What we say to dogs: “Okay Ginger! I’ve had it! You stay out of the garbage! Understand Ginger? Stay out of the garbage or else!”

What they hear: “blah blah Ginger blah blah blah blah blah Ginger blah blah blah blah blah blah”

Which is why this past Sunday’s artistic offering from UserFriendly based upon the original so hilarious … if the whole SCO/*nix saga weren’t so daggumed pathetic.

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Variation on the HoneyPot theme :: the Looback

Kung Fu Grippe’s (KFG) “Honeypot for spam harvesters” got me to thinking. In the past, I’ve often added a loopback email address on a contacts page so that dumb spambots that harvest and email on the fly will send a copy to whomever is hosting the spammer’s operations. That address would be abuse@[127.0.0.1]. Which is okay up until you get into the world of hijacked servers, open SMTP relays and or spambots looking for the well known IP looback address of 127.0.0.1.

So taking some ideas from KFG’s article, I created a bit of PHP that will look up the domain of the spambot/spybot and create and email address for their abuse administrator, such as abuse@verizon.net. Here is how I do it

$GLB_Loopback;
function GetLoopback() {

    global $GLB_Loopback, $REMOTE_ADDR;
    if($GLB_Loopback) return $GLB_Loopback;

    $loopback = gethostbyaddr($REMOTE_ADDR);
    if($loopback && $loopback != $REMOTE_ADDR) {
     $levels = explode(“.”, $loopback);
     $ubound = count($levels);
     if($ubound – 2) $loopback = $levels[$ubound-2].’.’.$levels[$ubound-1];
    } else {
     $loopback = “[$loopback]”;
    }
    
    $GLB_Loopback = ‘abuse@’.$loopback;
    return $GLB_Loopback;
}

Here is how I add it to my church’s contacts page. I created a 1×1 transparent .GIF file, then put it on a place on the page where no normal human would suspect. You can view the source to see how your results vary:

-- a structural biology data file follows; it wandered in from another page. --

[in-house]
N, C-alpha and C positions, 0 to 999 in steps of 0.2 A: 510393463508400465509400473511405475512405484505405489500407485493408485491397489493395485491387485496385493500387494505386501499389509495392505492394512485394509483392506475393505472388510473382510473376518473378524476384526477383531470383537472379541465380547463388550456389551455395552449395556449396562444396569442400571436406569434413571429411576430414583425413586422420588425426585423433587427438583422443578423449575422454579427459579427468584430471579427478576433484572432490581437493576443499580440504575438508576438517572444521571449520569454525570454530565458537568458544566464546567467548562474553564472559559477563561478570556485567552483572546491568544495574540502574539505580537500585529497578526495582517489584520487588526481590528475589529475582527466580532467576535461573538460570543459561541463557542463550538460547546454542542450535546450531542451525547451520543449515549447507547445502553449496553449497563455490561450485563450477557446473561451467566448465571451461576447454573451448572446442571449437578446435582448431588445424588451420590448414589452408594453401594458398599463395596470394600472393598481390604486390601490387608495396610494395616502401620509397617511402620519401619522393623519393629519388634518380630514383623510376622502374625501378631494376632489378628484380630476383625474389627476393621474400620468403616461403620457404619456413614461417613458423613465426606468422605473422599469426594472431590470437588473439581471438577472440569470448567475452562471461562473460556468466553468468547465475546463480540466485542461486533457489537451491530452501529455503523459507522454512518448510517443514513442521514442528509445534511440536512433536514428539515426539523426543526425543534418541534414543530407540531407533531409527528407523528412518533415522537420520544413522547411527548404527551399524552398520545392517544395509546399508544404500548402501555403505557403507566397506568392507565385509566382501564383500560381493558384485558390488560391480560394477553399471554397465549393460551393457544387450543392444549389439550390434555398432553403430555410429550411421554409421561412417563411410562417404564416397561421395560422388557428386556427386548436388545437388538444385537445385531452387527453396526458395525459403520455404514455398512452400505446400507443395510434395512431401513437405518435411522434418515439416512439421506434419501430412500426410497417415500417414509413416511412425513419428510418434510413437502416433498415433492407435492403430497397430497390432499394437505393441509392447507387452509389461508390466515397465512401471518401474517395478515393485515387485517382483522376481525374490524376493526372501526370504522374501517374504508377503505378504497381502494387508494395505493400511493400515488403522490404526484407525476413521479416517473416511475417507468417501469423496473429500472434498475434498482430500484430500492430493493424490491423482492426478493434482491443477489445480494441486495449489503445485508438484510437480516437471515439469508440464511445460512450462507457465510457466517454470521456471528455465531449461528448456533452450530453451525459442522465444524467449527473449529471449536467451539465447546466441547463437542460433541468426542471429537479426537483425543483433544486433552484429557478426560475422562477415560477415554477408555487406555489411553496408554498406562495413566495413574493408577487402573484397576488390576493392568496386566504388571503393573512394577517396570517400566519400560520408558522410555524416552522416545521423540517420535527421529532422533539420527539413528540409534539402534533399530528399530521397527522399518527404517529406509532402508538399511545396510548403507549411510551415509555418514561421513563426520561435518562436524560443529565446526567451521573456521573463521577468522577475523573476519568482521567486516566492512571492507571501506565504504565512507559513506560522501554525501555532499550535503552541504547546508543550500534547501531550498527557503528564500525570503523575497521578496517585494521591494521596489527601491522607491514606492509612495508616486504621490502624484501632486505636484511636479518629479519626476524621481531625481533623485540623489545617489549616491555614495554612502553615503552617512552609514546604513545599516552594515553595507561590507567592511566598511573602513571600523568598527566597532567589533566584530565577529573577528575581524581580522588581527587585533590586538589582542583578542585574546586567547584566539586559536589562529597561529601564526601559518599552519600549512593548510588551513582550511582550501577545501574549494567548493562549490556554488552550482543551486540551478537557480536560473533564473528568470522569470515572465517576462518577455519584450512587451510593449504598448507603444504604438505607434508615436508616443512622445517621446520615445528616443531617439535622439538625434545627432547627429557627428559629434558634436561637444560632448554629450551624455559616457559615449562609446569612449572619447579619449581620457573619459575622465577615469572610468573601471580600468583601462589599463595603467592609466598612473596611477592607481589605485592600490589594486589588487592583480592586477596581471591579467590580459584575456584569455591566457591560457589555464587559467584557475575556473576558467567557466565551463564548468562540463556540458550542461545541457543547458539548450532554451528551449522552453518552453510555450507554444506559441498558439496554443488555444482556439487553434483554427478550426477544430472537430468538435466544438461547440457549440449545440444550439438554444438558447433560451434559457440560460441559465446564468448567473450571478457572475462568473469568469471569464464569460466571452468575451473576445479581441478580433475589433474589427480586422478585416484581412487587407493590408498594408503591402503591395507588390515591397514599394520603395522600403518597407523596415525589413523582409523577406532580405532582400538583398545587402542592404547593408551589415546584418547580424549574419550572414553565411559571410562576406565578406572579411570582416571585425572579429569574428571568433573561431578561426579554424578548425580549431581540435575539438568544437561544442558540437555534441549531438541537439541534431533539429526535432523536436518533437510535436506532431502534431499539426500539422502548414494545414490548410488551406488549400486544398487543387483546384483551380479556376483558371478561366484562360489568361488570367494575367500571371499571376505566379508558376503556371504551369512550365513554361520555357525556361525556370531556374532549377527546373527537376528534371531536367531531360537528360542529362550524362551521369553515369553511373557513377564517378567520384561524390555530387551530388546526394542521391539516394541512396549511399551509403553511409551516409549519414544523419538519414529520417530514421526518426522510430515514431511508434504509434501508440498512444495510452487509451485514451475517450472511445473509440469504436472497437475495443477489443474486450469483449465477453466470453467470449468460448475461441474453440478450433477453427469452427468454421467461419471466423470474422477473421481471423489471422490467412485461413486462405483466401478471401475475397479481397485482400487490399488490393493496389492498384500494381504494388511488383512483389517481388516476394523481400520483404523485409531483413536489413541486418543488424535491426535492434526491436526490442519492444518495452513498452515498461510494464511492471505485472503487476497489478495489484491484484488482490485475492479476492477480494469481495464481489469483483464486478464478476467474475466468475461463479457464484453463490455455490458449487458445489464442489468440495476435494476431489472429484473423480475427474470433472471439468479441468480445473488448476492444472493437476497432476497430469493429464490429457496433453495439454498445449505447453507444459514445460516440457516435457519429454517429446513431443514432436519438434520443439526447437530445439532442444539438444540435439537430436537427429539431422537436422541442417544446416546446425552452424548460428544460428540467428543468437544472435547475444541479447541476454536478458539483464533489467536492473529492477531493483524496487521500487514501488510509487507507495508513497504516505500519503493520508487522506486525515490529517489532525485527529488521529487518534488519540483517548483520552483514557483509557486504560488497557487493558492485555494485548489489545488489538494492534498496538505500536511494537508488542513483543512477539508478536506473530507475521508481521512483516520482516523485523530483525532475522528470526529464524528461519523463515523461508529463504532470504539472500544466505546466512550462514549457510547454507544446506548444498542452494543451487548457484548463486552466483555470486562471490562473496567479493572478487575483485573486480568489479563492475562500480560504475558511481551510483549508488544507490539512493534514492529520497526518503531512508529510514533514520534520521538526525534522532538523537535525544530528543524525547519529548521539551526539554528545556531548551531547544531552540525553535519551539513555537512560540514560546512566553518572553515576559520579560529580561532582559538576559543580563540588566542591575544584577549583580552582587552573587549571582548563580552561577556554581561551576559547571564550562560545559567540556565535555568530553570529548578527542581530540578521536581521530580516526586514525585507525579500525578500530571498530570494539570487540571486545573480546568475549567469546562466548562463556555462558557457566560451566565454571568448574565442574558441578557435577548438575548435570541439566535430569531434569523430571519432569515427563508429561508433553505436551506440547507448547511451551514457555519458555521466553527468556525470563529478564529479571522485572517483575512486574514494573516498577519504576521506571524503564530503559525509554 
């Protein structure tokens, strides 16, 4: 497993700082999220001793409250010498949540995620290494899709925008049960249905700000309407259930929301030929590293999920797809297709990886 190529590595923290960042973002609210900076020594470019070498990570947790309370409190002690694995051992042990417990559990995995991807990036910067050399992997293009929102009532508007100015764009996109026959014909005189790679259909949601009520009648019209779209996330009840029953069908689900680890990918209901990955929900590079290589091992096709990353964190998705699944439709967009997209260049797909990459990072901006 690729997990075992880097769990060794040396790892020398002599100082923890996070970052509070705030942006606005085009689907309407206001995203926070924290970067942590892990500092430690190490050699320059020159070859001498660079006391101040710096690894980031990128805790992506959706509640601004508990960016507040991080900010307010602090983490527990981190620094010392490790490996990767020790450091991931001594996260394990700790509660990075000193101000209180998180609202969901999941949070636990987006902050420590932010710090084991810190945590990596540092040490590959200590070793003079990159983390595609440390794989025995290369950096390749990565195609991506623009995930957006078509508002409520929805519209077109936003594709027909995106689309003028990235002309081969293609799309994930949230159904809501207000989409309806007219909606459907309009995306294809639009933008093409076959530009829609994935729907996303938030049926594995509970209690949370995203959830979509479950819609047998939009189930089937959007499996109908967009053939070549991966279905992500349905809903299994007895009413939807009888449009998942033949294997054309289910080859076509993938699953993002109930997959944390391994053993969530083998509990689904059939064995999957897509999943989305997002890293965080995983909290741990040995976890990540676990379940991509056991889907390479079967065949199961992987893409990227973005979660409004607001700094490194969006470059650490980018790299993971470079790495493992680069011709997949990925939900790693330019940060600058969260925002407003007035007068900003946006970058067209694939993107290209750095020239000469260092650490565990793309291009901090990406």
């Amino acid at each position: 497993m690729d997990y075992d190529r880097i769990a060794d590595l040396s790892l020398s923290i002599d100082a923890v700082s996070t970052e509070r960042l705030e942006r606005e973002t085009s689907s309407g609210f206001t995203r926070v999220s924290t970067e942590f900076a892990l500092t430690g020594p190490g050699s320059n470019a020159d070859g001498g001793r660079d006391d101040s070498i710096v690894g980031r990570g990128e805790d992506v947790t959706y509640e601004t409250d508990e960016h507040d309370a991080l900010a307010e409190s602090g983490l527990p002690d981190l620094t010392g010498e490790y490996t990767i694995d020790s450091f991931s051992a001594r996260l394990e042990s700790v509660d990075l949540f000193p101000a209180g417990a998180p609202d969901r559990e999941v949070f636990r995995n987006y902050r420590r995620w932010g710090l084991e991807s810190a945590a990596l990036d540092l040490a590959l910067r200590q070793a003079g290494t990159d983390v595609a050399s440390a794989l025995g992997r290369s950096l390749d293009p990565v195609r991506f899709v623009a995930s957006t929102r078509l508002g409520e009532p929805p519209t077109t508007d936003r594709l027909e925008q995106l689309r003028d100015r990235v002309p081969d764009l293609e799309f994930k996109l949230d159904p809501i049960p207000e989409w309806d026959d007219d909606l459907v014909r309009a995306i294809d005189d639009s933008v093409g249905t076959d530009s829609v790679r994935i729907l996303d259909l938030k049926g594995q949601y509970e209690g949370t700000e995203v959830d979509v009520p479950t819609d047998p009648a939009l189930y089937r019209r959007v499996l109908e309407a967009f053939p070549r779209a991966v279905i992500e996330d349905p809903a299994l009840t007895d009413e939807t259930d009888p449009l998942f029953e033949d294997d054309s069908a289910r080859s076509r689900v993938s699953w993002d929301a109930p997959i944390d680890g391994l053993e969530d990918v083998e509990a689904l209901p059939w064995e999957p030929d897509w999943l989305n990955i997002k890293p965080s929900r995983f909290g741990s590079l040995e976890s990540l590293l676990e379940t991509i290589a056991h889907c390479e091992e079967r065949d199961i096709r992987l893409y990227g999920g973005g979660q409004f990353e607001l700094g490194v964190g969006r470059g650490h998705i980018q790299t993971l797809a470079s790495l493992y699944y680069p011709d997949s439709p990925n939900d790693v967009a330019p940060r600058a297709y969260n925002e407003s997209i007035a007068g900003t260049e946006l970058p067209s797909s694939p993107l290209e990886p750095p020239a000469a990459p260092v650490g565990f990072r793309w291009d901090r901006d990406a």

<a href=”mailto:<?php echo GetLoopback(); ?>” title=””><img alt=”” src=”/graphics/email.gif” width=”1″ height=”1″ border=”0″ /></a>

Coming up next … for those of you getting cross-eyed with all the hyper-tech … simple site reviews … I swear (well, not really!-)

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Honeypot for spam harvesters

In case you didn’t know, a ‘Honeypot’ is usually a site, server, a page, sometimes even a network that is configured to draw the low-life, maggot-bearing flies that are spammers. In doing so, those setting the trap record the spammer’s IPs and user agents so they can be blocked, thwarted, poison, and other things spambots and spybots deserve.

Mark Pilgrim showed us a version of one such Honeypot in his oft-quoted article, “How to block spambots, ban spybots, and tell unwanted robots to go to … ” … er … h-e-double-hockey-sticks. In the article, Mark shows us how to set up a page to snare those bot’s that ignore or abuse the Robot Exclusion standard. He then adds offenders to a growing .htaccess file to deny the pests access to his server.

That was back in February. Almost half-a-year later, Merlin Mann at kung fu grippe shows us another ingenious catch and destroy method in his article entitled Honeypot for spam harvesters (now officially Project Honey Pot). Similar to an anti-spam technique for those leaving comments on blogs and bbs’ where one uses a throw-away email address built on the name of the blog and the date (e.g. hycw-21jun03@…), this article gives us a very simple PHP techinque to give spam harvesters what they want, an email address.

Only the address they get is THEIR (the spammer’s) IP address and date sent back to them. Concurrently, the Honeypot records the IP, time and user agent to whom the address was distributed. If and when spam comes in via the harvested address, you have enough information to complain upstream, and to block that particular user agent and/or IP in the future. Pure genius I tell you!

One caveat that the article offers, that I entirely agree with — use a throw-away domain name. Which I have. Hmmm .. perhaps a site with more than one technique? (what you don’t hear right now is the evil laughter billowing through the basement of my house !-)